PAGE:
02.19.09

Google-hostile, Microsoft-sympathetic Antitrust Chief Appointed

Posted in Antitrust, Deception, Google, Microsoft at 6:56 am by Dr. Roy Schestowitz

TRUTH be told, Microsoft has already established firm connections with the new United States government [1, 2, 3, 4, 5, 6] and it leverages tremendous influence inside the Department of Justice [1, 2, 3].

We have already explained how Microsoft uses this all to pressure Google and a new appointment seems to suggest that Microsoft has reasons to gleefully sit back. So who is Christine Varney anyway?

Bloomberg News has dug up an interesting one: Christine Varney, nominated by President Obama to be the next U.S. antitrust chief, last year singled out Google — not Microsoft — as especially worthy of government scrutiny.

“For me, Microsoft is so last century,” Varney said at an American Antitrust Institute conference. “They are not the problem.”

The Bloomberg report mentioned above is careless or tactless enough to reference a study from former Microsoft employees who were throwing dirt at Microsoft’s competition from Google.

A survey by ClickStream Technologies last year said Google Docs, a Web-based application, is only used by 1 percent of Internet users.

This was a classic example of Microsoft producing false evidence that it needs to then reference it. Microsoft admits doing this as a matter of strategic course. If — as in this case — it uses its own (former) employees, that might as well be expected. It’s only one example of Google-hostile articles about a sort of Google knockoff and it’s merely part of a pattern. Looking elsewhere in the news, here is again a case of former Microsoft employees taking shots at Google.

Ex Microsoft All-Stars Give Google Docs a Nudge

[...]

Sinha, CEO at DocVerse and former Microsoft SharePoint and SQL Server strategist, and DeNeui, also an SQL strategist, began their DocVerse adventure in late 2007 in Seattle. Moving from one rain cloud to the next, they then transferred the whole shebang to San Francisco in the summer of 2008.

It’s like a movement. Even when they don’t work for Microsoft anymore, they might still be ‘working’ for Microsoft.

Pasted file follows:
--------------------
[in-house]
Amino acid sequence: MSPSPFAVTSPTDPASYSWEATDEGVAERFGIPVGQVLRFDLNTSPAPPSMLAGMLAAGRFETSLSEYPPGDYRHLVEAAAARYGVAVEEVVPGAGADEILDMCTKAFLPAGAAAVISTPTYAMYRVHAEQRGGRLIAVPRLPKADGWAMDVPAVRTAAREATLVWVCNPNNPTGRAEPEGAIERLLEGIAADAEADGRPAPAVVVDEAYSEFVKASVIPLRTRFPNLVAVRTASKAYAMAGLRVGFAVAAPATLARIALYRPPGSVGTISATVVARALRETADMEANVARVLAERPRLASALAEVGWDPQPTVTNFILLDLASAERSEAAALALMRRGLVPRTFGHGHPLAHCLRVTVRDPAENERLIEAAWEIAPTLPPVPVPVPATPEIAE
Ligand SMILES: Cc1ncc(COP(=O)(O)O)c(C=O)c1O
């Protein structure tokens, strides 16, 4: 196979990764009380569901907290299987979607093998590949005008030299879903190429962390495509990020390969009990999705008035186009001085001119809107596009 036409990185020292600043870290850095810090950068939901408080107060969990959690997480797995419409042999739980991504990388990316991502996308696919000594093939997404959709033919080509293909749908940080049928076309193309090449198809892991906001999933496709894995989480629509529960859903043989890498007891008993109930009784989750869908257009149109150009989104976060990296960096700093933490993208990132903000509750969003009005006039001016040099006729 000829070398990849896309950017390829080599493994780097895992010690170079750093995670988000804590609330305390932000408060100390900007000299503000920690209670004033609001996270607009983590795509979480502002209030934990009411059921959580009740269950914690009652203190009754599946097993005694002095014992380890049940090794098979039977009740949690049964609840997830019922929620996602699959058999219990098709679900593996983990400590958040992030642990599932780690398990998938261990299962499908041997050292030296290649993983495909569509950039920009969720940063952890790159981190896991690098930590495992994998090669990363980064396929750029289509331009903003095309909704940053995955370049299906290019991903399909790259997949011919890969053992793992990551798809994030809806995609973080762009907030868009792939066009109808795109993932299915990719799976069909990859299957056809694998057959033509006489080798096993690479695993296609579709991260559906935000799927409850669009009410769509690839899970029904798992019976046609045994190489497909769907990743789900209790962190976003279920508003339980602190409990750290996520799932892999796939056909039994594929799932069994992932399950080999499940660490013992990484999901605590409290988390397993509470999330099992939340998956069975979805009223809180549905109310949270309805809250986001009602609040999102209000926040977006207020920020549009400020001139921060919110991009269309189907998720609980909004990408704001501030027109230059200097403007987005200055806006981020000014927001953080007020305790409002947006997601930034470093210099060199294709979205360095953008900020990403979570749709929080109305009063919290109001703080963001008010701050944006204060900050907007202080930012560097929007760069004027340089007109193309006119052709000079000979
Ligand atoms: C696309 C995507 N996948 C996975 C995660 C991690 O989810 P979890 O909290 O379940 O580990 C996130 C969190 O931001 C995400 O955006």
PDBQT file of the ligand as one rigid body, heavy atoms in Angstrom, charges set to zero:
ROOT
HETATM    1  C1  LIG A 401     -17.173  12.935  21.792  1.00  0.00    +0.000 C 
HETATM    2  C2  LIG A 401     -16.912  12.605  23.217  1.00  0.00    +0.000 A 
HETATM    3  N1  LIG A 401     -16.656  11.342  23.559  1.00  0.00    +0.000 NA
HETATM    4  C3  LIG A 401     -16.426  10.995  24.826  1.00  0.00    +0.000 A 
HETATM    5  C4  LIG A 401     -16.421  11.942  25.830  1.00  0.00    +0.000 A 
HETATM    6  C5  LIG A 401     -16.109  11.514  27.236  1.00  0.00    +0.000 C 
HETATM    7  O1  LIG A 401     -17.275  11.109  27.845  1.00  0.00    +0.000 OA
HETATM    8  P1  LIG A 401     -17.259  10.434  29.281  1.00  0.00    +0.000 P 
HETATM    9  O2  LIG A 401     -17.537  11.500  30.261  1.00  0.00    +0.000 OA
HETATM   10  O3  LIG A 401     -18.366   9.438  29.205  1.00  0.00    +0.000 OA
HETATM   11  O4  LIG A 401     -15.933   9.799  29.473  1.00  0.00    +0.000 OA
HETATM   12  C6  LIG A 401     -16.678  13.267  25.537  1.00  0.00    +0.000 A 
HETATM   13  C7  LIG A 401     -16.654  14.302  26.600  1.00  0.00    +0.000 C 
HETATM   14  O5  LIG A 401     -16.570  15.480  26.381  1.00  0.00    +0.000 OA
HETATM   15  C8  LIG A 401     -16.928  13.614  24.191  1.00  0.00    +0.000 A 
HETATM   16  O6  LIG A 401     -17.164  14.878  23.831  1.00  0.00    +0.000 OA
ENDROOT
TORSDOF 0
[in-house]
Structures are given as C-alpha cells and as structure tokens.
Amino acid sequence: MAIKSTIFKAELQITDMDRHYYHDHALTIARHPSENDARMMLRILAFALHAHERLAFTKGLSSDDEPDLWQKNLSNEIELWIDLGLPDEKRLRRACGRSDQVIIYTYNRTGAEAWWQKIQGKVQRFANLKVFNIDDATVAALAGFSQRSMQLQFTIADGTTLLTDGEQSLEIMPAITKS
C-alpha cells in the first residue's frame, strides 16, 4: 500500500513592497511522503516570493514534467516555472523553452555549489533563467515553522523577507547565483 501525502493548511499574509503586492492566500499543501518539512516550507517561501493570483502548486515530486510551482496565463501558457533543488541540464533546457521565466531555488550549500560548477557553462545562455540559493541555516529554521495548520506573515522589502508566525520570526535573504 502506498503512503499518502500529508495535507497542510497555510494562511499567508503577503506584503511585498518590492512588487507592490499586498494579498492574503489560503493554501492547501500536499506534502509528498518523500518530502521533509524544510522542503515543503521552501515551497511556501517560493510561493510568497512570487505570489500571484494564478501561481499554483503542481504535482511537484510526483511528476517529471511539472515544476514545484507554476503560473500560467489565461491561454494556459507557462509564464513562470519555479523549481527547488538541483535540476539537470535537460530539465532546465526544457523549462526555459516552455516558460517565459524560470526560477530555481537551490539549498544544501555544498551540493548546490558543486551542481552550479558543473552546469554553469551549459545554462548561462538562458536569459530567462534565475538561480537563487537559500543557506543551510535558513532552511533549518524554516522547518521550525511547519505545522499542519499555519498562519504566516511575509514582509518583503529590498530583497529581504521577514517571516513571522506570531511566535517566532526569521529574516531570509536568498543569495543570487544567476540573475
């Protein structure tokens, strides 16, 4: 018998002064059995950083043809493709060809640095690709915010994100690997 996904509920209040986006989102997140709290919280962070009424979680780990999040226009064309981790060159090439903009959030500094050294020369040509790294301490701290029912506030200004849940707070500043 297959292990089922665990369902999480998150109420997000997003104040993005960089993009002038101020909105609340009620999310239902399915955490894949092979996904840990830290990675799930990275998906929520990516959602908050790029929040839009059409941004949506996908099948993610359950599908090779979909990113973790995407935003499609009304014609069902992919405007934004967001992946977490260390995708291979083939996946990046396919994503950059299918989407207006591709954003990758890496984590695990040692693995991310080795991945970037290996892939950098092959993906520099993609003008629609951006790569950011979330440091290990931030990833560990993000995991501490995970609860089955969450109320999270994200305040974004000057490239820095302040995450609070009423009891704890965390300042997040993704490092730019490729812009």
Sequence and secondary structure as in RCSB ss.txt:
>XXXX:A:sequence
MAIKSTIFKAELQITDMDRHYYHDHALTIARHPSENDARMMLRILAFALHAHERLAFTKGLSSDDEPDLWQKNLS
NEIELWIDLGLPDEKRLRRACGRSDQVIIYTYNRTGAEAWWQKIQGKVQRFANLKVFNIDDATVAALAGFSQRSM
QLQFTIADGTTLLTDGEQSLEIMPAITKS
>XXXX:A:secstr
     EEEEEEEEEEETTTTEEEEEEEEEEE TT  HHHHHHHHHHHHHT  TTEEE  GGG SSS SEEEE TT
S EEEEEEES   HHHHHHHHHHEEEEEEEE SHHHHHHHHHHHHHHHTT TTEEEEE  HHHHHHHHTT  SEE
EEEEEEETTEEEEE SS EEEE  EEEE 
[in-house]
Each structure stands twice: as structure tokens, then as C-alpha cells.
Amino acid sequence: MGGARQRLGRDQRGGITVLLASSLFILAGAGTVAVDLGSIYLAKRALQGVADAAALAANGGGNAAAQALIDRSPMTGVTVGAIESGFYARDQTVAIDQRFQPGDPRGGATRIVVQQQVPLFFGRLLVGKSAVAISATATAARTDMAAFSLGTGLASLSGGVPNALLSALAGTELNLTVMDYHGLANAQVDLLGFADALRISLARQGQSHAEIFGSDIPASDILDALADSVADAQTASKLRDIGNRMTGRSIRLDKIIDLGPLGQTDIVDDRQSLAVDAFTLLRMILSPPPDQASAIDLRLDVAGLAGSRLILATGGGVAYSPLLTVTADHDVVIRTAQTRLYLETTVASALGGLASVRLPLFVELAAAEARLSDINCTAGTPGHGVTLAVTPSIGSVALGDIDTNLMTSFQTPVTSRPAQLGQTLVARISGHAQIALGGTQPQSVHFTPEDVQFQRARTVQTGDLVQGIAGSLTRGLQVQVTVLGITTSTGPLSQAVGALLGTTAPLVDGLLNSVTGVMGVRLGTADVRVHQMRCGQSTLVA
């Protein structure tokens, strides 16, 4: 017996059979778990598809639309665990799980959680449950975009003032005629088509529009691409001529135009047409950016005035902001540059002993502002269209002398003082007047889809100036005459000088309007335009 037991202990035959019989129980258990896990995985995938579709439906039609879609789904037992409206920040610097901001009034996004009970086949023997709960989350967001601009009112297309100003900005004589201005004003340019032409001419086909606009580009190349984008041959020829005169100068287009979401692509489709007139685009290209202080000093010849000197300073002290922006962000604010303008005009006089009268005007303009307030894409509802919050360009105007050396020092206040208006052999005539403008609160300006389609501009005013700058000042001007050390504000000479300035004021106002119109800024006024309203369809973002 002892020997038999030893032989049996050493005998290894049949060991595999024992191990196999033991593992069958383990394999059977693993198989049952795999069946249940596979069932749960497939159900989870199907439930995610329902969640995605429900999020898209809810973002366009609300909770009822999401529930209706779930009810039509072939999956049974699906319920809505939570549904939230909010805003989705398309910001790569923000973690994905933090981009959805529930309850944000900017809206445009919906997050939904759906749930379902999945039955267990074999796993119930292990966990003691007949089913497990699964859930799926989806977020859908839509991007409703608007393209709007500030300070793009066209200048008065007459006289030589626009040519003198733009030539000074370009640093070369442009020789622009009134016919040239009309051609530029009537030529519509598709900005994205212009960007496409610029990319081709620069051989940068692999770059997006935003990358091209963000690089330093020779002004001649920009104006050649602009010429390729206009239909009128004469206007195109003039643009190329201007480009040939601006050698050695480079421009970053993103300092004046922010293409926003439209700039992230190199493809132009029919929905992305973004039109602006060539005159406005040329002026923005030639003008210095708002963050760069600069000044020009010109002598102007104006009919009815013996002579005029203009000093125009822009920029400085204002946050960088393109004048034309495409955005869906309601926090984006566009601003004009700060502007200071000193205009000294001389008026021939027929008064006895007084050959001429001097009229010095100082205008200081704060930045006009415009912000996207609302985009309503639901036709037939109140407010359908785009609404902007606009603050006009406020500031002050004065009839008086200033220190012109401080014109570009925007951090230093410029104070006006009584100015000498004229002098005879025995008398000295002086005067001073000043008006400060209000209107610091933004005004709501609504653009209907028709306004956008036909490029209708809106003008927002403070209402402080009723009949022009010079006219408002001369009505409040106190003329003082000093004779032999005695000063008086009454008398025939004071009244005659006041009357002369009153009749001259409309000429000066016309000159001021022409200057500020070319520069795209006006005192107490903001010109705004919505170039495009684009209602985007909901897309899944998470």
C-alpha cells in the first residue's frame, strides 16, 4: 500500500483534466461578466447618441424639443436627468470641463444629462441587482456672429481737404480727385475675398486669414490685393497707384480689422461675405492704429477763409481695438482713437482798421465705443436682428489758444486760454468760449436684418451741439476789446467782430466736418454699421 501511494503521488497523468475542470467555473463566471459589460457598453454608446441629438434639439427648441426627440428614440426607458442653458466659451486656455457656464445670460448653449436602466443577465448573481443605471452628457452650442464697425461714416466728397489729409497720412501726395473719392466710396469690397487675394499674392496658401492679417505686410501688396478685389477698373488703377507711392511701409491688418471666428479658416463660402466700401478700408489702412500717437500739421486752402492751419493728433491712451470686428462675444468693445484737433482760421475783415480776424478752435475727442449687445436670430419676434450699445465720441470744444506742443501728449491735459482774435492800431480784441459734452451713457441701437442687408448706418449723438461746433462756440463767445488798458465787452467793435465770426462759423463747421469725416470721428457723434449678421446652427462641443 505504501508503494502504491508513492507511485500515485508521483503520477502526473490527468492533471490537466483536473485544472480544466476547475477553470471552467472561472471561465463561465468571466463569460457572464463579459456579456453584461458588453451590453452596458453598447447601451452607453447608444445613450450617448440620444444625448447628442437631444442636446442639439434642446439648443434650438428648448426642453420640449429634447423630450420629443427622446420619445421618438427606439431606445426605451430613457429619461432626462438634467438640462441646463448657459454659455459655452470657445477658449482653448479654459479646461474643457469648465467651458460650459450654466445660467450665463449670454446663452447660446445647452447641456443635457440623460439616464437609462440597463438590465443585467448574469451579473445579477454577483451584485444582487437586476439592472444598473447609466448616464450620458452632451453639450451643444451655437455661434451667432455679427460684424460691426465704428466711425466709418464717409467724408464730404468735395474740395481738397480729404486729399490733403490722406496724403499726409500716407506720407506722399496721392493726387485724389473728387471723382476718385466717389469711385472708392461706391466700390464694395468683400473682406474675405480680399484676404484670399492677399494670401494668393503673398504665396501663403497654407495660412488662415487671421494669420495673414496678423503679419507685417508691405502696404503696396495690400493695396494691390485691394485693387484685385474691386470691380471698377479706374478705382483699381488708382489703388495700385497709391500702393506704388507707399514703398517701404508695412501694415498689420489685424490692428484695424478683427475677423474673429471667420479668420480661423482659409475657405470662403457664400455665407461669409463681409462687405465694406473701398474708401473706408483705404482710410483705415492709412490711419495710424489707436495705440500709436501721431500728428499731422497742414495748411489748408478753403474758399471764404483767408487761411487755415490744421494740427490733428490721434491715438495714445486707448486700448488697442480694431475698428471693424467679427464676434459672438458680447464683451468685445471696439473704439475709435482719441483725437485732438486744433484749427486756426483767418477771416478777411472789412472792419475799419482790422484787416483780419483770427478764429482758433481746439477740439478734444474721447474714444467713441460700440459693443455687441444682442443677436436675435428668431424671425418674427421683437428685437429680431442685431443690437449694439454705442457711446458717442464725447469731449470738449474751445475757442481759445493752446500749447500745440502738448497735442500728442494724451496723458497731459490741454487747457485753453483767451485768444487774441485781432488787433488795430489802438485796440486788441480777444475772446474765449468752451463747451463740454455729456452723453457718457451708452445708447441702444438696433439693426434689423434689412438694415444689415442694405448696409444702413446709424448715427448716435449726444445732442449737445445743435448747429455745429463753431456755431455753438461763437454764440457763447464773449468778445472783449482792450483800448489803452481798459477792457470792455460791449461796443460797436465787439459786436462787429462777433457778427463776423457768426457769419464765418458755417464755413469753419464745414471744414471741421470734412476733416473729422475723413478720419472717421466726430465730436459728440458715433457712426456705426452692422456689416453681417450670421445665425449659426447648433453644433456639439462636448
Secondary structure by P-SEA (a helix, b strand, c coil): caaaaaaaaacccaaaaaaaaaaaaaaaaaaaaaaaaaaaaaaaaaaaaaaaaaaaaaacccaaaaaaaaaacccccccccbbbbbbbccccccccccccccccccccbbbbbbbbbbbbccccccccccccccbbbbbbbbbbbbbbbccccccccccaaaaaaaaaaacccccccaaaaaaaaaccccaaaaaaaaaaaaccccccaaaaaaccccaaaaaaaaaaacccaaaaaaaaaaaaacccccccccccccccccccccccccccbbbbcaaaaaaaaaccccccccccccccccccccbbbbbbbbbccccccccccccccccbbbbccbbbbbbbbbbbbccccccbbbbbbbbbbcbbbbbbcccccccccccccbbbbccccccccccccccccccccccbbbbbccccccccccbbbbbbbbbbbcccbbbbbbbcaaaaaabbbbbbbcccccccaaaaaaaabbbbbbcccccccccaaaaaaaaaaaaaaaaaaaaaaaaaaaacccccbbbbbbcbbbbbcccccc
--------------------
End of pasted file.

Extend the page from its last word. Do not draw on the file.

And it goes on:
But anyway, addressing the point at hand, Mike Masnick has already responded to the ludicrous position embraced by Christine Varney. Here is one gem that we missed:

Once Again: Making Search Results Better Isn’t An Antitrust Violation

[...]

[T]he company in that NY Times profile, TradeComet, still isn’t satisfied, and has now sued Google for antitrust violations claiming that it purposely tried to destroy its SourceTool site (and, of course, it should come as no surprise that there’s a Microsoft connection for all you conspiracy buffs).

There are more substantiated examples of such actions (litigation by proxy).

Having approached a knowledgeable reader for opinion, he wrote: “It’s always disappointing and sometimes embarrassing to see public officials so out of touch on technology.

“It should be mostly to do with behaviour and the company’s behaviour to this very date speaks for itself”“Sure Google might be on the way to gaining an advertising monopoly, but that doesn’t excuse Christine Varney’s bleating of Microsoft talking points.

“For those that seemed to have missed the last century, Google began as a startup by two college students, who delivered a vastly superior service on a level playing field. All the other search engines saw what was happening, and most if not all had explicit feed back from both their users and researchers. They chose to ignore the messages.

“In contrast, last century, Gates’ family wealth allowed him to drop out of college (perhaps before he was kicked out) and fool around with Yet Another Software Company, stealing computer time (which was charged for by the second back then) to make an unnoteworthy program. Later, in about his only clever bit of business, he sold Gary Kildall’s QDOS to IBM and IBM at the time had a monopoly thus giving Bill a monopoly on desktop operating systems over night. The rest, as can be read in the court records, is nothing more than illegally leveraging that monopoly again and again..

“Where is Google heading? No one knows. But how did Google and Bill get where they are today, that it a difference of night and day, skill vs sleaze.”

With all sorts of Microsoft-sympathetic voices (in Microsoft-influenced press [1, 2]) calling for the end of antitrust scrutiny, one must apply a filter. This is not about who’s friends with who. It should be mostly to do with behaviour and the company’s behaviour to this very date speaks for itself [1, 2, 3].

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